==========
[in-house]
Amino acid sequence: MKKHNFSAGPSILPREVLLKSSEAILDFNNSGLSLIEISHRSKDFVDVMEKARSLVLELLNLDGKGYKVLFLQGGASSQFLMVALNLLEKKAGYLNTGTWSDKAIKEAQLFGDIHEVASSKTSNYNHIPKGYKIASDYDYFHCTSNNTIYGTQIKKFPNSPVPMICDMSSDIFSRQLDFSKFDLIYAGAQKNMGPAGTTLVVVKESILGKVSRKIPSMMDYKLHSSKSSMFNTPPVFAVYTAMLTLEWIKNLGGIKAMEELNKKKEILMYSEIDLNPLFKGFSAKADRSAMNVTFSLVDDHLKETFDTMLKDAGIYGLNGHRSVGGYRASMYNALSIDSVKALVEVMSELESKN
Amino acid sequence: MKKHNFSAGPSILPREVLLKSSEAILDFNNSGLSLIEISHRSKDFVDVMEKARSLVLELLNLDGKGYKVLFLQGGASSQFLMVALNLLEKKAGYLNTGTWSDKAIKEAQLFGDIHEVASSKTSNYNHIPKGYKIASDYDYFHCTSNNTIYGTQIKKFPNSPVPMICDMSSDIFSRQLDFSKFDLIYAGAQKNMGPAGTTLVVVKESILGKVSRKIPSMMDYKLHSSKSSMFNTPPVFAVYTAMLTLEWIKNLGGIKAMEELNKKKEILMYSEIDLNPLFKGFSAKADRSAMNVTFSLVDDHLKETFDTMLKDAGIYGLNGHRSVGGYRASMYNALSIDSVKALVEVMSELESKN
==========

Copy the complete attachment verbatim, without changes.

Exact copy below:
[in-house]
Amino acid sequence: MKKHNFSAGPSILPREVLLKSSEAILDFNNSGLSLIEISHRSKDFVDVMEKARSLVLELLNLDGKGYKVLFLQGGASSQFLMVALNLLEKKAGYLNTGTWSDKAIKEAQLFGDIHEVASSKTSNYNHIPKGYKIASDYDYFHCTSNNTIYGTQIKKFPNSPVPMICDMSSDIFSRQLDFSKFDLIYAGAQKNMGPAGTTLVVVKESILGKVSRKIPSMMDYKLHSSKSSMFNTPPVFAVYTAMLTLEWIKNLGGIKAMEELNKKKEILMYSEIDLNPLFKGFSAKADRSAMNVTFSLVDDHLKETFDTMLKDAGIYGLNGHRSVGGYRASMYNALSIDSVKALVEVMSELESKN
Amino acid sequence: MKKHNFSAGPSILPREVLLKSSEAILDFNNSGLSLIEISHRSKDFVDVMEKARSLVLELLNLDGKGYKVLFLQGGASSQFLMVALNLLEKKAGYLNTGTWSDKAIKEAQLFGDIHEVASSKTSNYNHIPKGYKIASDYDYFHCTSNNTIYGTQIKKFPNSPVPMICDMSSDIFSRQLDFSKFDLIYAGAQKNMGPAGTTLVVVKESILGKVSRKIPSMMDYKLHSSKSSMFNTPPVFAVYTAMLTLEWIKNLGGIKAMEELNKKKEILMYSEIDLNPLFKGFSAKADRSAMNVTFSLVDDHLKETFDTMLKDAGIYGLNGHRSVGGYRASMYNALSIDSVKALVEVMSELESKN